The catholic bishops in Germany plan to examine the actions of the church during the Second World War as part of their commemoration of the 75th anniversary of its end.
The move is unprecedented. The bishops have never before "in detail and systematically commented on the position of their predecessors on the Second World War," the German Bishops' Conference said on April 23.
The president of the conference, Bishop Georg Baetzing, will present the paper "German Bishops in the World War" at a video news conference on Wednesday together with Hildesheim Bishop Heiner Wilmer, chairman of the Justitia et Pax (Justice and Peace) Commission.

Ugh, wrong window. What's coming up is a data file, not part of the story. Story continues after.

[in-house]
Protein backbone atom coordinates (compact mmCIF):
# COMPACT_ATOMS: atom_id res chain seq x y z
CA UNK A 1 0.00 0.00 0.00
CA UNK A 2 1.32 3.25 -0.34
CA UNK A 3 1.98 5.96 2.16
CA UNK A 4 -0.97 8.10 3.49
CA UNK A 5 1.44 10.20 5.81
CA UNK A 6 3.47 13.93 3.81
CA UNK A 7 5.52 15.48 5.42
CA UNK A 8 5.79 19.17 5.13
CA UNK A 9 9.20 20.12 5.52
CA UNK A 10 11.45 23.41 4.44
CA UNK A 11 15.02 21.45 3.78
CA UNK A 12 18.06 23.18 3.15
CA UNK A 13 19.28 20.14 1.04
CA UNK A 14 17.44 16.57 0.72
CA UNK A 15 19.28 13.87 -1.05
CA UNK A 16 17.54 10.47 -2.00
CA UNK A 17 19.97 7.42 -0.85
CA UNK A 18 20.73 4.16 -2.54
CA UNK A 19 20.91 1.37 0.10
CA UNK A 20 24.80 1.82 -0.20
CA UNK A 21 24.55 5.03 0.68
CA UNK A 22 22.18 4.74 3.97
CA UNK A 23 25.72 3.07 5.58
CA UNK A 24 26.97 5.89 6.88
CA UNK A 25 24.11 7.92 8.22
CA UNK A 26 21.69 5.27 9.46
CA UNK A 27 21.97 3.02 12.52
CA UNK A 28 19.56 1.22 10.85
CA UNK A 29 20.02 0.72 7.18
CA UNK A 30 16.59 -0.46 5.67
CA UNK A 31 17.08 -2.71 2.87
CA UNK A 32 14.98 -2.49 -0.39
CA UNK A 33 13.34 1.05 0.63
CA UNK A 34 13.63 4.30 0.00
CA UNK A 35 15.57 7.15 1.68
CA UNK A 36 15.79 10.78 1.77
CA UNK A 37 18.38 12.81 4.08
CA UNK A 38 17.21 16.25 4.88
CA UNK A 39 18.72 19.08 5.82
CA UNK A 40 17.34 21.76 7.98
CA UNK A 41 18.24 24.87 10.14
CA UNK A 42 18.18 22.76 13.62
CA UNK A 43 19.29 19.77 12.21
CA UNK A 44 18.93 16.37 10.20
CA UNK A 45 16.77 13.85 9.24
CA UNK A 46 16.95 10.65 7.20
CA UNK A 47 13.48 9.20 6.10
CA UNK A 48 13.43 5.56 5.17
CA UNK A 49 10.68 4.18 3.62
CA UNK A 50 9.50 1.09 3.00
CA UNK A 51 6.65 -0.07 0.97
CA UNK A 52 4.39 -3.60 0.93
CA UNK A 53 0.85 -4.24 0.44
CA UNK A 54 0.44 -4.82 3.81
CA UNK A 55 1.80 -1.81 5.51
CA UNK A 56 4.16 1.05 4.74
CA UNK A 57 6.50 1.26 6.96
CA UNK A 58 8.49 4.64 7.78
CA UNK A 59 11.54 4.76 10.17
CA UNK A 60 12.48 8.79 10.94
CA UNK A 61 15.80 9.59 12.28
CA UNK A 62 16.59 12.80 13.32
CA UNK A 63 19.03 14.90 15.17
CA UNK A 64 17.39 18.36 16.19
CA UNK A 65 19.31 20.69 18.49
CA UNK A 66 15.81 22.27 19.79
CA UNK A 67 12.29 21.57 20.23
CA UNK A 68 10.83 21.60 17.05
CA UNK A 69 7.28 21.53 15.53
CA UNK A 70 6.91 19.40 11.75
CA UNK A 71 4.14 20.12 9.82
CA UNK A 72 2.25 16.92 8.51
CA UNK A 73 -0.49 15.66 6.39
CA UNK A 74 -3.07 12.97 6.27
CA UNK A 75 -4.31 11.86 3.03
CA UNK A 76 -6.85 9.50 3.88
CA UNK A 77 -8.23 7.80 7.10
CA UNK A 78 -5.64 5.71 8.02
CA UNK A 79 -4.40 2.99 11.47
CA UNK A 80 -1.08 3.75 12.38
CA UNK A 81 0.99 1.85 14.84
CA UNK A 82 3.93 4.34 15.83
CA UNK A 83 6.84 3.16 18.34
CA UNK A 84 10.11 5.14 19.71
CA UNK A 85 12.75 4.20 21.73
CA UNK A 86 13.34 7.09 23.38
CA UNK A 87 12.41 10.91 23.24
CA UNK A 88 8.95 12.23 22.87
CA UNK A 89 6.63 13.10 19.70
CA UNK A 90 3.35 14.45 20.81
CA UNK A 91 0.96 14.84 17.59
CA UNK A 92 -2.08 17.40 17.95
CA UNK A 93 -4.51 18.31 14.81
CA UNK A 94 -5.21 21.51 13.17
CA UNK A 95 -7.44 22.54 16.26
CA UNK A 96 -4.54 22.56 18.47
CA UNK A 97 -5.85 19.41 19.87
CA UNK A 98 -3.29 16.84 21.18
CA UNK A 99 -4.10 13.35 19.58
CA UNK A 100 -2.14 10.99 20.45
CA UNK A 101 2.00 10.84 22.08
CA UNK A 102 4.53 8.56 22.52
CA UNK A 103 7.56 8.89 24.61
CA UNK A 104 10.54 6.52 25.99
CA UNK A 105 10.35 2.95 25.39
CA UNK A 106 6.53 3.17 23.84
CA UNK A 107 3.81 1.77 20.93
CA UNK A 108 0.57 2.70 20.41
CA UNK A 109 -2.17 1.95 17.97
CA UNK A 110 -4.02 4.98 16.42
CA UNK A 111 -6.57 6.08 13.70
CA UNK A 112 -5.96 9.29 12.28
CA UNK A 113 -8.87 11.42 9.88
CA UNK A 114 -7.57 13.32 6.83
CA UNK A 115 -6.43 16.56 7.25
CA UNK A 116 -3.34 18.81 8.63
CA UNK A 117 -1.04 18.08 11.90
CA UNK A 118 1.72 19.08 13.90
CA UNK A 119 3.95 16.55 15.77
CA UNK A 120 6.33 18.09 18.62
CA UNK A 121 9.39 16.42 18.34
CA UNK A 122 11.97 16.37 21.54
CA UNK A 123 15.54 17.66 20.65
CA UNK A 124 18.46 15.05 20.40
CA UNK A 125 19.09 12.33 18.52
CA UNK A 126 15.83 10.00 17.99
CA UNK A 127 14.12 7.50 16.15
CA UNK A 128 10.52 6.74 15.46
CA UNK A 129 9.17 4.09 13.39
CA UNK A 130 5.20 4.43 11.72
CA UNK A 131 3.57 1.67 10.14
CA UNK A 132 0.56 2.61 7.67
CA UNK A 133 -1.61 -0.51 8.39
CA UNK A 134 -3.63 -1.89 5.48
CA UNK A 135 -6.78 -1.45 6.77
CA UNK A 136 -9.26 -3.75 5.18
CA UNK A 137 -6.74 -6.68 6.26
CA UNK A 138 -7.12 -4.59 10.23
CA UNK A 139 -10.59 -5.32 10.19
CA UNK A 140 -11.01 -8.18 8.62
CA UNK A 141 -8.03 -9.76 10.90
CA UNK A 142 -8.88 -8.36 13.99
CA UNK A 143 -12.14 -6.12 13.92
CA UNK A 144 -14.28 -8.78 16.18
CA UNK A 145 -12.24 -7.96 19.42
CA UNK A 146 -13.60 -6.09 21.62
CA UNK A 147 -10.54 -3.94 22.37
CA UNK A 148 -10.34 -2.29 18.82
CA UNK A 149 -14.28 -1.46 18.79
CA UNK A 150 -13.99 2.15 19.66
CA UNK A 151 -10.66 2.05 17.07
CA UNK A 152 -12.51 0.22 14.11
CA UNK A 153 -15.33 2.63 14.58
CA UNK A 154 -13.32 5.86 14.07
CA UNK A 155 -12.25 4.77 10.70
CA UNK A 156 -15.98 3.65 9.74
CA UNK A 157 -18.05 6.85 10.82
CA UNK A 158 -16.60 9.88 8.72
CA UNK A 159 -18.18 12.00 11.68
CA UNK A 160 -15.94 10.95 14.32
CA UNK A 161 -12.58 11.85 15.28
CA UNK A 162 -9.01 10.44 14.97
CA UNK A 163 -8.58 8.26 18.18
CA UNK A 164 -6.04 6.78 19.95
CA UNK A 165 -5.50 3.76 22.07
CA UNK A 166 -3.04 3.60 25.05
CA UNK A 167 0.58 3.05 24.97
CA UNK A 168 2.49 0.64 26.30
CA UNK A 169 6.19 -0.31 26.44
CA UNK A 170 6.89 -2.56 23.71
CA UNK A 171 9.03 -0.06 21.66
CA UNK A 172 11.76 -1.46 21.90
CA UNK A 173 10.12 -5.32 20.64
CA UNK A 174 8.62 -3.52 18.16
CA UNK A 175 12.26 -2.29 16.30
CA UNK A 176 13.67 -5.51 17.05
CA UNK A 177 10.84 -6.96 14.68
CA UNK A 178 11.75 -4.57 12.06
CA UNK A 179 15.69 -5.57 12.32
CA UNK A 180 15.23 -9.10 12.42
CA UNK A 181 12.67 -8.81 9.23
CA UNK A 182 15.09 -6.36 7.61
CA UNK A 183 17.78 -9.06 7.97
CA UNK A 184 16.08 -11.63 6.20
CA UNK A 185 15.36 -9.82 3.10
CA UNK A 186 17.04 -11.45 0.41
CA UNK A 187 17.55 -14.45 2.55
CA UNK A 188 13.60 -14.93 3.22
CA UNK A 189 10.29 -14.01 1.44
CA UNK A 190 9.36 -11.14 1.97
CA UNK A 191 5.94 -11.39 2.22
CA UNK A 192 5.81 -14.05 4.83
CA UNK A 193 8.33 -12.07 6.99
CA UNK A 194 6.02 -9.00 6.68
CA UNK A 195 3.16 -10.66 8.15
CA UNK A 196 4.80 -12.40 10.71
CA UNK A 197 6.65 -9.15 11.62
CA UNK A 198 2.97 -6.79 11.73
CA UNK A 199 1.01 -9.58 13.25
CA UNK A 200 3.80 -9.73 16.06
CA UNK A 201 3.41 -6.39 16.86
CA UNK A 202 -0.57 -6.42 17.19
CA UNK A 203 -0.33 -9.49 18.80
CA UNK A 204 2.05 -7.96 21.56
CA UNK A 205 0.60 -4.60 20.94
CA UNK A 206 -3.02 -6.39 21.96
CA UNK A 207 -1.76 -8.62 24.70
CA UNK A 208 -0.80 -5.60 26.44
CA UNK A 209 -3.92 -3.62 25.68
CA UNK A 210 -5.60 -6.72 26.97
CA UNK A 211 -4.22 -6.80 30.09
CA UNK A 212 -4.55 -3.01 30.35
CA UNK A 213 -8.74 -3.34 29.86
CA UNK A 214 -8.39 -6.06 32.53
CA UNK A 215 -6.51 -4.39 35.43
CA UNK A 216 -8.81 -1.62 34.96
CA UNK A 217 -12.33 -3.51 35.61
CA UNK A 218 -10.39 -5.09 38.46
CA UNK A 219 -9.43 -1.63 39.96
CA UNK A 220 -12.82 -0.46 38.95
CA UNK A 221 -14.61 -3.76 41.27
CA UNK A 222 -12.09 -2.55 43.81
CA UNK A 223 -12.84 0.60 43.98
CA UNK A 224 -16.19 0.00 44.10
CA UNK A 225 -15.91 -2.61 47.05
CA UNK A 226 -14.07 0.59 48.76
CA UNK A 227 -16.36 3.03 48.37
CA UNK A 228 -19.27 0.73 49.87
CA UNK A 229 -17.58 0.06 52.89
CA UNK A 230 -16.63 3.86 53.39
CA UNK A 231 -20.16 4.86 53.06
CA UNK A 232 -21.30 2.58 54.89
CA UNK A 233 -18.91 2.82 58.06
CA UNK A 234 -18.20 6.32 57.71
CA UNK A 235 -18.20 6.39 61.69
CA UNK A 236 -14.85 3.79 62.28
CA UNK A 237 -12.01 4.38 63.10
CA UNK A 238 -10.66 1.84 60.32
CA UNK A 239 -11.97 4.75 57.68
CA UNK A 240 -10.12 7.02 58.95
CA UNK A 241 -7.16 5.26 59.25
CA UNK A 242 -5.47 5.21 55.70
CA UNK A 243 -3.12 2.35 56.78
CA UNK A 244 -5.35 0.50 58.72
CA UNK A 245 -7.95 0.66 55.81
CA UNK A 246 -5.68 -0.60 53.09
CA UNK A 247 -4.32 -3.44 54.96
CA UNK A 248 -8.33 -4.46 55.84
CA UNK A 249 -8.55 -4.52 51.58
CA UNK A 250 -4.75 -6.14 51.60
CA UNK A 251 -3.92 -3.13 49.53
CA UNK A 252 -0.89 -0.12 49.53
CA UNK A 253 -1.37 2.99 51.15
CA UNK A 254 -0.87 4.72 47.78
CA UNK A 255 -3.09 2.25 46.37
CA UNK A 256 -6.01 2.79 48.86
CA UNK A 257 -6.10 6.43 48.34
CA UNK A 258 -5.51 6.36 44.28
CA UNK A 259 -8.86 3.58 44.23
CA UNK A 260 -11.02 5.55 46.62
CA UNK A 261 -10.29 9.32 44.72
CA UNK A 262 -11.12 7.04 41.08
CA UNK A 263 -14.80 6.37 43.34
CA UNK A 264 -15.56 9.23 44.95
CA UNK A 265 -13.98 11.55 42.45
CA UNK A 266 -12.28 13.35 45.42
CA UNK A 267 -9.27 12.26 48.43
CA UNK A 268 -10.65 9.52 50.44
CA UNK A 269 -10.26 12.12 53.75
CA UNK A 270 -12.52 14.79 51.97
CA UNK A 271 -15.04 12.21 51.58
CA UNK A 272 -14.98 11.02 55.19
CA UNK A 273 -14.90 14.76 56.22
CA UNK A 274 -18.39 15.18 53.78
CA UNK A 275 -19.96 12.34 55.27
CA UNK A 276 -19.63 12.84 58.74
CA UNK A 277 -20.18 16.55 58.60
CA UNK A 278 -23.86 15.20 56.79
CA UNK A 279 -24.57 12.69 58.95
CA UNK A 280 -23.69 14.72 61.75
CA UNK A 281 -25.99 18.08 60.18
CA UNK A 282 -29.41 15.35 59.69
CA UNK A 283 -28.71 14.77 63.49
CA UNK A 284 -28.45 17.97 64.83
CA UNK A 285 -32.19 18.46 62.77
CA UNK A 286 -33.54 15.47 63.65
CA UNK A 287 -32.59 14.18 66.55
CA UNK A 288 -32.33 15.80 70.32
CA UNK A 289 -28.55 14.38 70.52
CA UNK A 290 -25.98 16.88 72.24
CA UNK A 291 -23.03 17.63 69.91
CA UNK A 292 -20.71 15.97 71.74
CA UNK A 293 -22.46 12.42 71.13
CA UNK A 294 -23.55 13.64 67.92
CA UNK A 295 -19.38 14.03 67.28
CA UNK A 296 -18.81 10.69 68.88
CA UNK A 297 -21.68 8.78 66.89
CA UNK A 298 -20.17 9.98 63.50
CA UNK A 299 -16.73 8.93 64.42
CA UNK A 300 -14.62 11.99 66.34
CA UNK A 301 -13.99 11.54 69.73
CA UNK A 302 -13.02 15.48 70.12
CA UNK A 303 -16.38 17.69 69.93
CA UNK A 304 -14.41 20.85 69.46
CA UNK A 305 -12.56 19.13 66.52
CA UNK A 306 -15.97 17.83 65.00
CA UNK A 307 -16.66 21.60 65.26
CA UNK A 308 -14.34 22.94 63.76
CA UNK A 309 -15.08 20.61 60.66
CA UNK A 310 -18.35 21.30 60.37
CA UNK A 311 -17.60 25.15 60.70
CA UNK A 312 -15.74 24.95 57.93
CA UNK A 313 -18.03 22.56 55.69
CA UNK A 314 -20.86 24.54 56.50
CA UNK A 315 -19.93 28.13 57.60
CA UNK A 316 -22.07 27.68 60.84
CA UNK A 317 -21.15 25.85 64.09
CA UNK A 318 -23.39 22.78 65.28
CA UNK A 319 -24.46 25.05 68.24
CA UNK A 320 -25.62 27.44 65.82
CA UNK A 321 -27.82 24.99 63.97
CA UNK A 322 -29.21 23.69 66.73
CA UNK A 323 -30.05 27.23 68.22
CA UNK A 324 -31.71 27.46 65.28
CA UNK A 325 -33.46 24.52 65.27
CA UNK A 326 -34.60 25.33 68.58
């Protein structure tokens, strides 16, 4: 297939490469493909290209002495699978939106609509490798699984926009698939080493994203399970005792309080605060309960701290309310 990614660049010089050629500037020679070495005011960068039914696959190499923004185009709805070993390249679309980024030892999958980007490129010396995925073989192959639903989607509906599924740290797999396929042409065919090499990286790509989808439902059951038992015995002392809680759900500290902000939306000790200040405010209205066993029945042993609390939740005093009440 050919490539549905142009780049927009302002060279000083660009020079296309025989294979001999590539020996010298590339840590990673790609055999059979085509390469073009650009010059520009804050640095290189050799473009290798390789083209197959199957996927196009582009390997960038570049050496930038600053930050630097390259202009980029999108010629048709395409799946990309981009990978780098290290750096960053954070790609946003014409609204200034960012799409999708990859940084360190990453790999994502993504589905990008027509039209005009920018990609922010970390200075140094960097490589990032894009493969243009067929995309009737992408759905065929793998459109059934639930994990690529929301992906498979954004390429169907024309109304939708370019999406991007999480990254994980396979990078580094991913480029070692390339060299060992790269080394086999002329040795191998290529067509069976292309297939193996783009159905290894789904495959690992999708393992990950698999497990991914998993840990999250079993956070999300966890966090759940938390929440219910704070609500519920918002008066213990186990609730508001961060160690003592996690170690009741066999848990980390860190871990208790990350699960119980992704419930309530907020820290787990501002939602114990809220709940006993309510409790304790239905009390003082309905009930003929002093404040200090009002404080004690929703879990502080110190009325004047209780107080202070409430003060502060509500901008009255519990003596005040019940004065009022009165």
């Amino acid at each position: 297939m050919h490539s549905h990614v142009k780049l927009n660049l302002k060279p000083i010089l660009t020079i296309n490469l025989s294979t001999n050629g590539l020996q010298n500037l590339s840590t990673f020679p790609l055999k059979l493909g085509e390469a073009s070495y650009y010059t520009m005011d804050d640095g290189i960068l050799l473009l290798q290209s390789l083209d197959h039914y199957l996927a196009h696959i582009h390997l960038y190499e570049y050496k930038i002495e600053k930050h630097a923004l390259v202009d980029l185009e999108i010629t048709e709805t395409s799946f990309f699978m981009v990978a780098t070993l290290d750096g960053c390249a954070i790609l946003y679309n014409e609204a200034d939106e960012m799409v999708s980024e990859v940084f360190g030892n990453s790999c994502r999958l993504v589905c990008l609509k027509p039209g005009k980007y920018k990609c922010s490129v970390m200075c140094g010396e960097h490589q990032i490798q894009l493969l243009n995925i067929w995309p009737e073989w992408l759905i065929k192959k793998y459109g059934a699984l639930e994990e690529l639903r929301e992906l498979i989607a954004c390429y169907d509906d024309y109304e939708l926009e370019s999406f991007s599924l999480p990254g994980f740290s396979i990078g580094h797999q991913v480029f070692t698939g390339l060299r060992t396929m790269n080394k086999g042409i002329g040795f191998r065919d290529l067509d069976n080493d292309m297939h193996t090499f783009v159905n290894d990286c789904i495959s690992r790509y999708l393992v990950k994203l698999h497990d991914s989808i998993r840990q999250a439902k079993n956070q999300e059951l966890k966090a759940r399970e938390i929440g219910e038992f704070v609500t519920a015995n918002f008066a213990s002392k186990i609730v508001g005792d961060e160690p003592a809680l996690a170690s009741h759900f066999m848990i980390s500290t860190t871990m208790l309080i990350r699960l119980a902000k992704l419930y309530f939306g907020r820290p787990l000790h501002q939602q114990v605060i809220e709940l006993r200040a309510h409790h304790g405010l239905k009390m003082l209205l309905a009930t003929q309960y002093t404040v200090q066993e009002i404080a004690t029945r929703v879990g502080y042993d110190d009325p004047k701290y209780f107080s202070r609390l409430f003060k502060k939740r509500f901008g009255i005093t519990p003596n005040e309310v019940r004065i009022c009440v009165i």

The catholic bishops last published a statement on the issue in 1995 on the 50th anniversary of the end of the war. In it, they described the war's end as a "liberation from a criminal regime." They also said there had been "a deep gulf and mutual rejection between the National Socialist system of injustice and the Catholic Church."
Catholics were punished or killed for helping persecuted people, the statement said. But it added that one should not overlook that there had also been "unwise silence and mistaken restraint, fearful reaction and culpable failure" within the Catholic Church.
The 1995 statement went on to say: "There was the church's unequivocal No to the National Socialist racial ideology. But there was no public outcry when it was ruthlessly set in motion."